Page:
Your body needs iron to make hemoglobin, the main protein in red blood cells. Red blood cells transport oxygen from your lungs to the rest of your body’s cells, where it is used for basic metabolism. All cells need it.
Your iron needs to go up significantly during pregnancy in order to produce the nearly 50% increase in your red blood cells, as well as the blood cells in the developing baby.
The recommended amount of elemental iron needed during pregnancy is 27 mg per day, which your prenatal vitamin usually contains. Most women become slightly anemic (low iron level) as the pregnancy advances. Fatigue is the most common symptom. Your health care provider will often check your iron levels and suggest extra iron if you are anemic.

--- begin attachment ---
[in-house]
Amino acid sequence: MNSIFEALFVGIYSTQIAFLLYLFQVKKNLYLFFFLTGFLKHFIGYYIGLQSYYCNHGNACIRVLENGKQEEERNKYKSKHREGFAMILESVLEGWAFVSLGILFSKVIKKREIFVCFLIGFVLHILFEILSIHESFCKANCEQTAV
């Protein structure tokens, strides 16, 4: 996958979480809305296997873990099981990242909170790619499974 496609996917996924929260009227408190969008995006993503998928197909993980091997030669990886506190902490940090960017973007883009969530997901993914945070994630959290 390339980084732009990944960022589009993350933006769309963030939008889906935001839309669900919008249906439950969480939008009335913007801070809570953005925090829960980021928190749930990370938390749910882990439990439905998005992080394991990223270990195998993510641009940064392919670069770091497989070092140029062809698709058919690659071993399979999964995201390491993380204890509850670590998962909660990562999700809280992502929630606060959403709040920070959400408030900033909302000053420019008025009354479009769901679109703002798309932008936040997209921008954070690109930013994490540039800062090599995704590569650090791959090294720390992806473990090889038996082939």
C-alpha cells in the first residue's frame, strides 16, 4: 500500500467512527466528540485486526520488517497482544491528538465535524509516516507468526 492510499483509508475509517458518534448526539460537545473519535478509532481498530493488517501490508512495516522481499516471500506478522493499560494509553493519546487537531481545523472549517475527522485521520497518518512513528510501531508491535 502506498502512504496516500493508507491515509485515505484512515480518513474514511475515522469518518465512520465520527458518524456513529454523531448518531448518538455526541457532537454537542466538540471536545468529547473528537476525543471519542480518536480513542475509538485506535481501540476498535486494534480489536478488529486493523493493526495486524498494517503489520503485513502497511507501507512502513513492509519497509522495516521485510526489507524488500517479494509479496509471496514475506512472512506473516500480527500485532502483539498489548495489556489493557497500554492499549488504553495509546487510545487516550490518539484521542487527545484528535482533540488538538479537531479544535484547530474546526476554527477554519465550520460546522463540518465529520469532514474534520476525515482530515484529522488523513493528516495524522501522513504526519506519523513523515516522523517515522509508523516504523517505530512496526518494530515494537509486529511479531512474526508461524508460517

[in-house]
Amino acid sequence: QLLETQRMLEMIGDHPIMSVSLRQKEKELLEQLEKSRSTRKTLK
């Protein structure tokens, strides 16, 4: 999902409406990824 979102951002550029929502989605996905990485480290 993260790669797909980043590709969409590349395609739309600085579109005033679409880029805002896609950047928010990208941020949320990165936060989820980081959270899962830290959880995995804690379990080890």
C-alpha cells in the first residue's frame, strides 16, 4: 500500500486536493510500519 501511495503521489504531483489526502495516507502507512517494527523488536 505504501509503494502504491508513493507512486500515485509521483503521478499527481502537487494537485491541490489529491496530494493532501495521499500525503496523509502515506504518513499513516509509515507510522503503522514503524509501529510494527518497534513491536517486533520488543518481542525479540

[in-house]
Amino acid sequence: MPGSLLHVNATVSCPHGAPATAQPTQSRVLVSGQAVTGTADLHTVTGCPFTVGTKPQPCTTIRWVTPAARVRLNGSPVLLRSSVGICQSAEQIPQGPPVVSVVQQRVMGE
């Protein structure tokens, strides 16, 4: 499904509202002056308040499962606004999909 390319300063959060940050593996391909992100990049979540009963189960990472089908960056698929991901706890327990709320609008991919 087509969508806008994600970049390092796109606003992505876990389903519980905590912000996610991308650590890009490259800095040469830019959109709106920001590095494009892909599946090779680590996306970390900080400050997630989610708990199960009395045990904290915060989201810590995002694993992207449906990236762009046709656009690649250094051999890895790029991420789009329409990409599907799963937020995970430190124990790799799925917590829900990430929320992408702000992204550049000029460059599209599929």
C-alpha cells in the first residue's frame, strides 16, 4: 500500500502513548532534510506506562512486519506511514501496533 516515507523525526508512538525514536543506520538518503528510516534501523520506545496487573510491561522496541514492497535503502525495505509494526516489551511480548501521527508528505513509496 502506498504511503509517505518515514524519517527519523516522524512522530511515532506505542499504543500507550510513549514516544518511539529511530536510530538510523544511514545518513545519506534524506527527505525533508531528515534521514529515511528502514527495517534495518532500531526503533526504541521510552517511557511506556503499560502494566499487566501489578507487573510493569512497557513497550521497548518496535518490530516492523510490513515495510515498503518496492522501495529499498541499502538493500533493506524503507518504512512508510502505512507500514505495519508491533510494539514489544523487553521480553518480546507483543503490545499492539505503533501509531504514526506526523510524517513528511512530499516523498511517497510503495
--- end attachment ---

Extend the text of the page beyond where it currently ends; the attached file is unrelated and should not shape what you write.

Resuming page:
Some foods that are high in iron are red meat, fish, spinach and red kidney beans.
Iron supplements include ferrous sulfate, ferrous gluconate, and ferrous fumarate. They contain 20%, 12%, and 33% of elemental iron respectively. Iron supplements can cause constipation, nausea, and dark stools
For maximum absorption, it is best to take iron on an empty stomach or with Vitamin C rich foods such as orange juice, broccoli, strawberries, or tomato juice. Try to avoid taking your iron with calcium or antacids as they may reduce the absorption in your body.